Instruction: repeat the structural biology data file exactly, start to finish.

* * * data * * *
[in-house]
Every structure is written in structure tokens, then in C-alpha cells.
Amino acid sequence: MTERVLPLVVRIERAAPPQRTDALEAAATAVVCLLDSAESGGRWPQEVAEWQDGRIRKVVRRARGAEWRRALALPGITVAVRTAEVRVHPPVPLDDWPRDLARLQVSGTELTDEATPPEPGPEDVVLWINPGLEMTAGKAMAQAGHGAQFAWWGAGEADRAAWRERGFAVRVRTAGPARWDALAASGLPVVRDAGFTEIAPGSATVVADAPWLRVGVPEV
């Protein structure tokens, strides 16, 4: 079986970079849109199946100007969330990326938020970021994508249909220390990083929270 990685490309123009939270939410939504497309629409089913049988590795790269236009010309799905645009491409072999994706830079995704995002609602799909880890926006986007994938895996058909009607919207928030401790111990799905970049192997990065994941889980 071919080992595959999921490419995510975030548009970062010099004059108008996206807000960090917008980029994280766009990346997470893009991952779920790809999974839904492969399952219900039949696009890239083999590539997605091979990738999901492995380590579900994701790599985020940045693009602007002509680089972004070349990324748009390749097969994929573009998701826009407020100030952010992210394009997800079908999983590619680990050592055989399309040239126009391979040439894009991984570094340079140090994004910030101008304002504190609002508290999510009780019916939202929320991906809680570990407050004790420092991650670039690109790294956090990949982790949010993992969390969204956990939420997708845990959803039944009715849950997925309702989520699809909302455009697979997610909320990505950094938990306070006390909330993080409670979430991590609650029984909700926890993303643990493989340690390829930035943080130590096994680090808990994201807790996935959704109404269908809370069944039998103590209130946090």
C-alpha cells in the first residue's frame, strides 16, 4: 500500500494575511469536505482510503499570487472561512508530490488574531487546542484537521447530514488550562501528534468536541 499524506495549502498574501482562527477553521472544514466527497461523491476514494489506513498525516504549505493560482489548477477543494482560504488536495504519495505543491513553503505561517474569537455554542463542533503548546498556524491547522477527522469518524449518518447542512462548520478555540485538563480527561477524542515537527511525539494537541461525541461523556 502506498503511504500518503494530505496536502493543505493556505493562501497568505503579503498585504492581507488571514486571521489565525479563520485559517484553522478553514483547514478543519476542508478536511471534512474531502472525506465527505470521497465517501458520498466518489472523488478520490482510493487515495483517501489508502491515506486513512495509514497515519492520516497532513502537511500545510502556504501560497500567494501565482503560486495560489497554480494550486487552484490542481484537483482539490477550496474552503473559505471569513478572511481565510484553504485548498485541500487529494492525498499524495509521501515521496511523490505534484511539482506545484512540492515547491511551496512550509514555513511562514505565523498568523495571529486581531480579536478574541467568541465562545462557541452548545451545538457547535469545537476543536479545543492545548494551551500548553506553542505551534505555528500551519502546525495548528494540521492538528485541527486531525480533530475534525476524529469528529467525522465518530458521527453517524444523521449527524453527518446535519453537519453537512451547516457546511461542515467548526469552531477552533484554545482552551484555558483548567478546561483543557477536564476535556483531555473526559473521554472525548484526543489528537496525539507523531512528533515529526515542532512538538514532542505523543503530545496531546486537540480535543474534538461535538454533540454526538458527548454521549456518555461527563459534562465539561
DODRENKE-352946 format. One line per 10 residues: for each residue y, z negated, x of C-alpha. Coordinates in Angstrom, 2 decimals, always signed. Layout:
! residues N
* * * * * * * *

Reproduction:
[in-house]
Every structure is written in structure tokens, then in C-alpha cells.
Amino acid sequence: MTERVLPLVVRIERAAPPQRTDALEAAATAVVCLLDSAESGGRWPQEVAEWQDGRIRKVVRRARGAEWRRALALPGITVAVRTAEVRVHPPVPLDDWPRDLARLQVSGTELTDEATPPEPGPEDVVLWINPGLEMTAGKAMAQAGHGAQFAWWGAGEADRAAWRERGFAVRVRTAGPARWDALAASGLPVVRDAGFTEIAPGSATVVADAPWLRVGVPEV
């Protein structure tokens, strides 16, 4: 079986970079849109199946100007969330990326938020970021994508249909220390990083929270 990685490309123009939270939410939504497309629409089913049988590795790269236009010309799905645009491409072999994706830079995704995002609602799909880890926006986007994938895996058909009607919207928030401790111990799905970049192997990065994941889980 071919080992595959999921490419995510975030548009970062010099004059108008996206807000960090917008980029994280766009990346997470893009991952779920790809999974839904492969399952219900039949696009890239083999590539997605091979990738999901492995380590579900994701790599985020940045693009602007002509680089972004070349990324748009390749097969994929573009998701826009407020100030952010992210394009997800079908999983590619680990050592055989399309040239126009391979040439894009991984570094340079140090994004910030101008304002504190609002508290999510009780019916939202929320991906809680570990407050004790420092991650670039690109790294956090990949982790949010993992969390969204956990939420997708845990959803039944009715849950997925309702989520699809909302455009697979997610909320990505950094938990306070006390909330993080409670979430991590609650029984909700926890993303643990493989340690390829930035943080130590096994680090808990994201807790996935959704109404269908809370069944039998103590209130946090």
C-alpha cells in the first residue's frame, strides 16, 4: 500500500494575511469536505482510503499570487472561512508530490488574531487546542484537521447530514488550562501528534468536541 499524506495549502498574501482562527477553521472544514466527497461523491476514494489506513498525516504549505493560482489548477477543494482560504488536495504519495505543491513553503505561517474569537455554542463542533503548546498556524491547522477527522469518524449518518447542512462548520478555540485538563480527561477524542515537527511525539494537541461525541461523556 502506498503511504500518503494530505496536502493543505493556505493562501497568505503579503498585504492581507488571514486571521489565525479563520485559517484553522478553514483547514478543519476542508478536511471534512474531502472525506465527505470521497465517501458520498466518489472523488478520490482510493487515495483517501489508502491515506486513512495509514497515519492520516497532513502537511500545510502556504501560497500567494501565482503560486495560489497554480494550486487552484490542481484537483482539490477550496474552503473559505471569513478572511481565510484553504485548498485541500487529494492525498499524495509521501515521496511523490505534484511539482506545484512540492515547491511551496512550509514555513511562514505565523498568523495571529486581531480579536478574541467568541465562545462557541452548545451545538457547535469545537476543536479545543492545548494551551500548553506553542505551534505555528500551519502546525495548528494540521492538528485541527486531525480533530475534525476524529469528529467525522465518530458521527453517524444523521449527524453527518446535519453537519453537512451547516457546511461542515467548526469552531477552533484554545482552551484555558483548567478546561483543557477536564476535556483531555473526559473521554472525548484526543489528537496525539507523531512528533515529526515542532512538538514532542505523543503530545496531546486537540480535543474534538461535538454533540454526538458527548454521549456518555461527563459534562465539561
DODRENKE-352946 format. One line per 10 residues: for each residue y, z negated, x of C-alpha. Coordinates in Angstrom, 2 decimals, always signed. Layout:
! residues N